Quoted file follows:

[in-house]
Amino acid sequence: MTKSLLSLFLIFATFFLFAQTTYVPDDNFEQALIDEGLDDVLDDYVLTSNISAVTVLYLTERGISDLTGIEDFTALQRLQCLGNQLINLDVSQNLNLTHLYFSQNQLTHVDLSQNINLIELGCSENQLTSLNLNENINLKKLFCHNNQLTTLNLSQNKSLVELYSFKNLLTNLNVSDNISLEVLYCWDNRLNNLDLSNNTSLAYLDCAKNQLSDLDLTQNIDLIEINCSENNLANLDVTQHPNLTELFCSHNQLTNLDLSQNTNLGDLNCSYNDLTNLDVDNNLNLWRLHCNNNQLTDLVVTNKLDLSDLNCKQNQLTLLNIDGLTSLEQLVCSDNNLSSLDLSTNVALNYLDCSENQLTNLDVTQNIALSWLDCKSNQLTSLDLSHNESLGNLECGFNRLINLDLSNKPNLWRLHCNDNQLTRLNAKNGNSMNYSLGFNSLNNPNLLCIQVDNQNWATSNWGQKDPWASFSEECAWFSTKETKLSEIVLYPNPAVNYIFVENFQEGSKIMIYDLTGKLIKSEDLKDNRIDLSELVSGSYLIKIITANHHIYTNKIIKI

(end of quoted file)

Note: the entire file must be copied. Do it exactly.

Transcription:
[in-house]
Amino acid sequence: MTKSLLSLFLIFATFFLFAQTTYVPDDNFEQALIDEGLDDVLDDYVLTSNISAVTVLYLTERGISDLTGIEDFTALQRLQCLGNQLINLDVSQNLNLTHLYFSQNQLTHVDLSQNINLIELGCSENQLTSLNLNENINLKKLFCHNNQLTTLNLSQNKSLVELYSFKNLLTNLNVSDNISLEVLYCWDNRLNNLDLSNNTSLAYLDCAKNQLSDLDLTQNIDLIEINCSENNLANLDVTQHPNLTELFCSHNQLTNLDLSQNTNLGDLNCSYNDLTNLDVDNNLNLWRLHCNNNQLTDLVVTNKLDLSDLNCKQNQLTLLNIDGLTSLEQLVCSDNNLSSLDLSTNVALNYLDCSENQLTNLDVTQNIALSWLDCKSNQLTSLDLSHNESLGNLECGFNRLINLDLSNKPNLWRLHCNDNQLTRLNAKNGNSMNYSLGFNSLNNPNLLCIQVDNQNWATSNWGQKDPWASFSEECAWFSTKETKLSEIVLYPNPAVNYIFVENFQEGSKIMIYDLTGKLIKSEDLKDNRIDLSELVSGSYLIKIITANHHIYTNKIIKI